"Not to worry--they will soon give you cause to recover your former opinion of them."
She laughed again. "I have no doubt of it." And then her lips pressed together in a harsh line. "I am glad I shall never meet your father and brother. I believe I would find it difficult to hold my tongue. Their treatment of you was unconscionable." She found that she could pity Eliza as well as condemn her, so cruelly had she been exploited by those who should have been her protectors.
Her companion was regarding her with an intensity she had never seen before, and she was suddenly mindful of her earlier meditation upon social harmony. "Forgive me, Colonel--I was perhaps too forward--"
"Not at all," he hastened to reply, hoping to put her at her ease--though he himself was as far from ease as it was possible for a man to be.
One of her finest qualities was her fiercely protective loyalty toward her family and friends. He had never loved her more than when she had confronted the awful Mrs. Ferrars on Elinor's behalf, and had hardly dared to dream that he might someday be the grateful beneficiary of such warm sentiment. This was no mere polite interest that she displayed. He had feigned polite interest often enough, as had any man who wished to live comfortably beside his neighbors, that he could recognize a feeling rather stronger.
Marianne Dashwood cared for him.
She cared for him--not as a lover, perhaps never so much as that, but as more than a caretaker or mentor--as a devoted friend, constant and true. With her impulsive, unfeigned curiosity she had encouraged him to reveal some of his most private emotions and had then shown that she understood them. How easily he had spoken to her of those feelings! He would not have presumed to do so before today--but before today she would not have asked. Today they had shared laughter and the remembrance of tears. They were ending this walk closer in spirit, more intimately connected than they had ever been before, and he could not have said which of them had taken the larger steps toward the other.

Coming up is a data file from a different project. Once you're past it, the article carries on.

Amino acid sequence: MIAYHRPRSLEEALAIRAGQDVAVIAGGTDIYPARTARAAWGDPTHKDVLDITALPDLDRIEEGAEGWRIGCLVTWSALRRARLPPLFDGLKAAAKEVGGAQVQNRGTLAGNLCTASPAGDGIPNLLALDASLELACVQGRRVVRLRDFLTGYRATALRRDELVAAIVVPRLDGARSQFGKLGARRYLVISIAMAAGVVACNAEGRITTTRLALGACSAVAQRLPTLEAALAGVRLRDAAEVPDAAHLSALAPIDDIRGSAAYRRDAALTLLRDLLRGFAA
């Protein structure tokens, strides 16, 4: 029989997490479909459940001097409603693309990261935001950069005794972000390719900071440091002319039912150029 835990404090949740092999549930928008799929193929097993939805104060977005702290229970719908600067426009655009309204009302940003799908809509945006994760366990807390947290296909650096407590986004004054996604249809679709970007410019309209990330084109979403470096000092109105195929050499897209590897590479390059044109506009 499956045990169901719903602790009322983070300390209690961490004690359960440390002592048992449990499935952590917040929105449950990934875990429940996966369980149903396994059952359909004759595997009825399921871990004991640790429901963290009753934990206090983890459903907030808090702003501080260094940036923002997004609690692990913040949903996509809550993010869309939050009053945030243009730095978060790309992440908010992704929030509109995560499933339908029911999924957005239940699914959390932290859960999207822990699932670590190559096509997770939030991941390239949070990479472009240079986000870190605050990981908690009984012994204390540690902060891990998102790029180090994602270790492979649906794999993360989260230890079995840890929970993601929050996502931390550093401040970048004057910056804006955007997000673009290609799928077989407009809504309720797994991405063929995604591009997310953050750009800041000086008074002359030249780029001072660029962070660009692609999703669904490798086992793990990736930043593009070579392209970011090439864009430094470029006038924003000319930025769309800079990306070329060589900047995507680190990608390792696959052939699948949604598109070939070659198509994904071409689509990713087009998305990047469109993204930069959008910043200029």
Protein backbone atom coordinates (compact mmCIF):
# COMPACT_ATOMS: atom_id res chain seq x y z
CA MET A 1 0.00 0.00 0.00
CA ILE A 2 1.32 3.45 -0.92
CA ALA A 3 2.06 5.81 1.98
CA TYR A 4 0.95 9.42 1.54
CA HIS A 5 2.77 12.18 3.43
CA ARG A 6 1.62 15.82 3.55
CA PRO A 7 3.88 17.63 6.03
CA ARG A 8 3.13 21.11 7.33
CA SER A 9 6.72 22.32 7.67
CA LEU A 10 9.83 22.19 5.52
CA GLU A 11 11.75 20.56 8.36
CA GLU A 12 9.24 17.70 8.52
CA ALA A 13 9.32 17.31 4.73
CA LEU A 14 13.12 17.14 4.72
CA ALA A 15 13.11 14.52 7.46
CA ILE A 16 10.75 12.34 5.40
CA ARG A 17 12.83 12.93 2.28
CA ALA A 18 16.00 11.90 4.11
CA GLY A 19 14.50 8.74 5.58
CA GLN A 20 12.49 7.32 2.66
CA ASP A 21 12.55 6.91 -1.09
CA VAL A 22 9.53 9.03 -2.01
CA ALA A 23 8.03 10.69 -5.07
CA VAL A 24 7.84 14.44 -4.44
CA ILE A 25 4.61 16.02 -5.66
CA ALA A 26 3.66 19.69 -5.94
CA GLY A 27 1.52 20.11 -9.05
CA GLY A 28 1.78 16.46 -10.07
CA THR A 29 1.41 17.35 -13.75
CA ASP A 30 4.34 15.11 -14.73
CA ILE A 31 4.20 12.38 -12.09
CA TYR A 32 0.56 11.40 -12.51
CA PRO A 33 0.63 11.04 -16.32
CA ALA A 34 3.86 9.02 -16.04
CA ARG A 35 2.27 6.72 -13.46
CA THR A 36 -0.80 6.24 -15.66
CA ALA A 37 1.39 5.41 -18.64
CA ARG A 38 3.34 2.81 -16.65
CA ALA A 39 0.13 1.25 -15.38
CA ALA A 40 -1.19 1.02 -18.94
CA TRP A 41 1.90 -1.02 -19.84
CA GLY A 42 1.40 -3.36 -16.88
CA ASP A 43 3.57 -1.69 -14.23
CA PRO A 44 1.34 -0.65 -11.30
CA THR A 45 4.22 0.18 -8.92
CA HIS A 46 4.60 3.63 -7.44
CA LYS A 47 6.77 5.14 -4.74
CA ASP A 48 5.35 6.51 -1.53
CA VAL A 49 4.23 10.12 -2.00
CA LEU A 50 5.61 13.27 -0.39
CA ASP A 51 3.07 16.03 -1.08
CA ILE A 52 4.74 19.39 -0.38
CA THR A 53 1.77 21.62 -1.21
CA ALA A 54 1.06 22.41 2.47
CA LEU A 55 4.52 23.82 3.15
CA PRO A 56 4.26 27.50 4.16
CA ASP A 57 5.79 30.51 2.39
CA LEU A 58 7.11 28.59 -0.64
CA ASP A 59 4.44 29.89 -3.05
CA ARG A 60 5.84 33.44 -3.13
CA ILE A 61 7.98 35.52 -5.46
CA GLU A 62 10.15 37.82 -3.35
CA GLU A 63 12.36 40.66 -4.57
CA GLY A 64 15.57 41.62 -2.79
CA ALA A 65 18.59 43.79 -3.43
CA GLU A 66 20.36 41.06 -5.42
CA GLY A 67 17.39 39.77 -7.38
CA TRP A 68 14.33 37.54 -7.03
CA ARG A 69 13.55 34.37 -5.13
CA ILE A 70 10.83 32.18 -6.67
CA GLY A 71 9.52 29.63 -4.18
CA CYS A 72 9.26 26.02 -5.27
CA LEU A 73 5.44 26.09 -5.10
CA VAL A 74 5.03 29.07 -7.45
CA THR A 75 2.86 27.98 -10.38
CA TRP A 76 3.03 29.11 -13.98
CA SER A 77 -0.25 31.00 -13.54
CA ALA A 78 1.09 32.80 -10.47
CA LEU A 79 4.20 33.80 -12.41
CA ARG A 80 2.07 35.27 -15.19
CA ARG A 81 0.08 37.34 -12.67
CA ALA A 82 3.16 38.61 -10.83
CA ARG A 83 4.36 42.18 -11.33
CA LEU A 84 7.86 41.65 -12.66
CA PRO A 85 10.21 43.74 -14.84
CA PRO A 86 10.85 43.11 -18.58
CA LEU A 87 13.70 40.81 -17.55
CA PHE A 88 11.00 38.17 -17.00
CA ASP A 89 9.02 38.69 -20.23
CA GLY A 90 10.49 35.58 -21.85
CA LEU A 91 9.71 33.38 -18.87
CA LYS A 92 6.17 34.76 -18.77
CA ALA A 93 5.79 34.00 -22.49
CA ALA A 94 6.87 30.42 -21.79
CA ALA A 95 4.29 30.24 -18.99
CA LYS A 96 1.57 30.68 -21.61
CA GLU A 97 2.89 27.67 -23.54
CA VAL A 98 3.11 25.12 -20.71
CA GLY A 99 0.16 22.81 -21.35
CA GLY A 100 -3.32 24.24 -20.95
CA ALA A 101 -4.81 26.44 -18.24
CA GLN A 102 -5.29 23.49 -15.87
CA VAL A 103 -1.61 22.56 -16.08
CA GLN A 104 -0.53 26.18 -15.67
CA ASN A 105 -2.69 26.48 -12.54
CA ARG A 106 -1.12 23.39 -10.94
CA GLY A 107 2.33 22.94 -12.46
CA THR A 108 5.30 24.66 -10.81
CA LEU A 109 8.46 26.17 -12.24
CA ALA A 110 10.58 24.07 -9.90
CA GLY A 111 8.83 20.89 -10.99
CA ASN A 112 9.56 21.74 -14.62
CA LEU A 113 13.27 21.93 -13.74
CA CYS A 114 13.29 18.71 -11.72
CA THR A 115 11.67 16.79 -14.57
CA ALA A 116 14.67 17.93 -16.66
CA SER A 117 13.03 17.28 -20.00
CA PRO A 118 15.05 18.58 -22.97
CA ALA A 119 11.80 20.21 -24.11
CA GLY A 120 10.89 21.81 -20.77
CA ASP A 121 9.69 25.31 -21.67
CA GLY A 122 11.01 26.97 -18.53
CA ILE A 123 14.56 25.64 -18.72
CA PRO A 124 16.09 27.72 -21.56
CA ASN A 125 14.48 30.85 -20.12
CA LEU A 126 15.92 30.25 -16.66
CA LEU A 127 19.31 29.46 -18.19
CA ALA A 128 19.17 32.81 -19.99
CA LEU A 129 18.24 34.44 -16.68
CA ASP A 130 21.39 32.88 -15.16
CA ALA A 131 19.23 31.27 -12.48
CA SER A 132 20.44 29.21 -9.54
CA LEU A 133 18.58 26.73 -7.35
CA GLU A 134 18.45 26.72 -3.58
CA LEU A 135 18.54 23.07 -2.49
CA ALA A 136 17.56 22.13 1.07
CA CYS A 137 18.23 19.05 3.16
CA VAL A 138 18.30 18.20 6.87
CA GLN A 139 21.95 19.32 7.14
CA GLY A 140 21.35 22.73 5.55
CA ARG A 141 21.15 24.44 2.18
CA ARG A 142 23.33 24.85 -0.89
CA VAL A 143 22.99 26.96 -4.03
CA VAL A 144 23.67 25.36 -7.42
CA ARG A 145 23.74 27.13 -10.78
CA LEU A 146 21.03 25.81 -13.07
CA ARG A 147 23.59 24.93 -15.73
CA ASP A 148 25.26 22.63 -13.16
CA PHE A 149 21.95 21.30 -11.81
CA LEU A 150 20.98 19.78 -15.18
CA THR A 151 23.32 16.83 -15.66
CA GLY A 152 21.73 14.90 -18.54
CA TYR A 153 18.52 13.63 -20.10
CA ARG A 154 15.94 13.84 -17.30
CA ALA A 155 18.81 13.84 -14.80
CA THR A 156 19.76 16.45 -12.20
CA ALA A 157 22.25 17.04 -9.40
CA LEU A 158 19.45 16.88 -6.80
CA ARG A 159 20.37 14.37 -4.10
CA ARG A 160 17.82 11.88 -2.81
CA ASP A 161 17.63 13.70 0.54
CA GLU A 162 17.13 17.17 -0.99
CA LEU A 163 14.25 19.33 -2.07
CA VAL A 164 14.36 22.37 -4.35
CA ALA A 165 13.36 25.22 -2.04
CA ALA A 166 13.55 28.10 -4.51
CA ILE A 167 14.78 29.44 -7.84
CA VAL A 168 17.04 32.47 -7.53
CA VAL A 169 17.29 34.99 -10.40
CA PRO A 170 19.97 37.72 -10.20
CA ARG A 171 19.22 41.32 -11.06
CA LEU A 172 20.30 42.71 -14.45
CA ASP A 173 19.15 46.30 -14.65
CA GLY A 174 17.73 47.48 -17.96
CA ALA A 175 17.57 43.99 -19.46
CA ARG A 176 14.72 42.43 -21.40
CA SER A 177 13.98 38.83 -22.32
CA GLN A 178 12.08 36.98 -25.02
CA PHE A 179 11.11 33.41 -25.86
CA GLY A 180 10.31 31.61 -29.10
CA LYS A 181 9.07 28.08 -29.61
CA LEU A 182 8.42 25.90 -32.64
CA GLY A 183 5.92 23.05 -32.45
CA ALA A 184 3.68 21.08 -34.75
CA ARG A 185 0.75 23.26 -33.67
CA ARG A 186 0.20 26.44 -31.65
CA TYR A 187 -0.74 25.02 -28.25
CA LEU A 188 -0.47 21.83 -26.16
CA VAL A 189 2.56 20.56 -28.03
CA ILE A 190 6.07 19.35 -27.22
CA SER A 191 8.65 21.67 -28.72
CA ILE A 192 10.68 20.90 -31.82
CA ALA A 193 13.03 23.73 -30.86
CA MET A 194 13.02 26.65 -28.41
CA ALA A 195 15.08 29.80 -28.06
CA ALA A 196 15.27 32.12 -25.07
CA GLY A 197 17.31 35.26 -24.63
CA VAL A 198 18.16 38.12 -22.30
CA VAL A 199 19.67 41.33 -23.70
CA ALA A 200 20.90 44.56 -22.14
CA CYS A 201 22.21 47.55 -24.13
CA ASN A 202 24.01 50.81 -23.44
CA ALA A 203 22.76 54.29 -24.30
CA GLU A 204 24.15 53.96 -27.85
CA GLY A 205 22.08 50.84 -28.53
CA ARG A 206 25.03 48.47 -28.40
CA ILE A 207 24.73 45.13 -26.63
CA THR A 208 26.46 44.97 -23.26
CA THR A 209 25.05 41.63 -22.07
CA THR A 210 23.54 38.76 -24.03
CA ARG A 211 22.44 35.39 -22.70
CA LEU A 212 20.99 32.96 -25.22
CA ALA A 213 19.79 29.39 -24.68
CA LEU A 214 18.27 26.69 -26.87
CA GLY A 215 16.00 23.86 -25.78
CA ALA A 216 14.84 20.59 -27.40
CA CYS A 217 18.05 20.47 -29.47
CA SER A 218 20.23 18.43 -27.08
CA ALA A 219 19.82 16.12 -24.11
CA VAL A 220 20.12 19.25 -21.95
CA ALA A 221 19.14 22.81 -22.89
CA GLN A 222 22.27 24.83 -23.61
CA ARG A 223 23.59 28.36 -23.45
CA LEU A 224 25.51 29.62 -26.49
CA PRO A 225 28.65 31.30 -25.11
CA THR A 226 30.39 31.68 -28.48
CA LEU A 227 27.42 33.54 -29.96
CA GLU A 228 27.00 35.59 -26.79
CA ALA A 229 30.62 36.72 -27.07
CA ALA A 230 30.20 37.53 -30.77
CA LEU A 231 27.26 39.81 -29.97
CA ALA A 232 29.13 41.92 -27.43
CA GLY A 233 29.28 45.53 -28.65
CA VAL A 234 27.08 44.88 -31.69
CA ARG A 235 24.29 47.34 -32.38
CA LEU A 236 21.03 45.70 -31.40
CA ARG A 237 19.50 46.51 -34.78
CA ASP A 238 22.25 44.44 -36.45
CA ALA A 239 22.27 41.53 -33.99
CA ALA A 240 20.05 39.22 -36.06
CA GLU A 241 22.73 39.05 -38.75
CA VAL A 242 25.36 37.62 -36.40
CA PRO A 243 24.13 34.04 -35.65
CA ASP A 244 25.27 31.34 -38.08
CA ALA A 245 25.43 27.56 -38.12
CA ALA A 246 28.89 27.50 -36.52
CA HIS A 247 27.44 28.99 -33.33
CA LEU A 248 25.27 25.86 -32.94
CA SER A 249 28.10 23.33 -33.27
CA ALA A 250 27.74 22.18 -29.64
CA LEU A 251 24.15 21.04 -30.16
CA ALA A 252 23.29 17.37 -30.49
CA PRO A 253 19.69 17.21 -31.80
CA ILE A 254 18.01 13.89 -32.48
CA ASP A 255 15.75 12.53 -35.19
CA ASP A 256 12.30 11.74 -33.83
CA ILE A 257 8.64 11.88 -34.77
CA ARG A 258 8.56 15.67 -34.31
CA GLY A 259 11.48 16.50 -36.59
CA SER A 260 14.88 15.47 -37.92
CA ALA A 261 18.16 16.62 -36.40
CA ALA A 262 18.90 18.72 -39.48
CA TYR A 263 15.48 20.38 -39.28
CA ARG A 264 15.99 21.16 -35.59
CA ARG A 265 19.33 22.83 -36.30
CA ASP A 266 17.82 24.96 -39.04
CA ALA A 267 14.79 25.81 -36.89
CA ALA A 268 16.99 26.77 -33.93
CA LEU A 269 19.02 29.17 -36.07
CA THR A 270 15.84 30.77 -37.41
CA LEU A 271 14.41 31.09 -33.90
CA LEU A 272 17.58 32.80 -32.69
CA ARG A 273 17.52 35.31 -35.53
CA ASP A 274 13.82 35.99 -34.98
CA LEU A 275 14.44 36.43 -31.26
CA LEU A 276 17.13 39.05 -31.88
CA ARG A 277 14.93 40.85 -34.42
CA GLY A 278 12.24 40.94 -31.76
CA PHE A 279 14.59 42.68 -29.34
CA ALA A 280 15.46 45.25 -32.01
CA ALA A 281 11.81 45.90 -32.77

Yes, Marianne, I have known moments that changed my life.
Just ahead, beyond the last low fence, the parsonage awaited them, cozy and welcoming, tucked against the great oaks and beeches of Delaford wood. Above the dark shapes of the trees the chimneys of the great house were visible against the evening sky. Brandon assisted Marianne over the stile and pushed open the gate, through which they stepped very quickly so as to forestall the escape of the chickens.
As they neared the door he said, "If you like I shall collect the books and take them to the house. You may come when you will to select more--perhaps after supper, if you are not too tired. I have several new volumes which might interest you--I am determined, you see, to keep ahead of your voracious appetite for the wisdom of the ages."
"You are also determined to spoil me as well as my sister! I shall come--but surely you will first stay to supper?"
"But you have only just arrived. I do not wish to intrude--"
"Nonsense," she said firmly, and with that she grasped his free hand and led him inside.
Margaret attached herself to him even before he had deposited Marianne's parcels upon a table. "Colonel Brandon, Edward says I must ask you for permission to send smoke signals to Delaford from the chimney!"
To his credit the colonel did not so much as blanch--but his reply deftly averted potential conflagration, and drew a wink from Edward at his desk. "Have I told you that the natives in the Indies signal to each other with conch shells?"
"Elinor, we must set another place at table," Marianne announced. "Colonel Brandon is staying to supper. Margaret, do not annoy him--he has been riding half the day--"
"But he does not look at all tired! You are not tired, are you, Colonel?"
Elinor and Mrs. Dashwood were at their needlework, giving no sign that very recently Elinor had been urging her worthy mother away from the window and the riveting sight of Marianne clasping "dear Colonel Brandon's" hand. And if, as Marianne fetched dishes and silver from the cabinet, and the colonel tried, without great success, to sketch a conch shell in Margaret's pocket-book, at length pressing Elinor's drawing talents into service--if over this happy bustle in the parlor there passed a look of significance among Elinor, Edward, and Mrs. Dashwood, at least one of its subjects was blissfully insensible of it.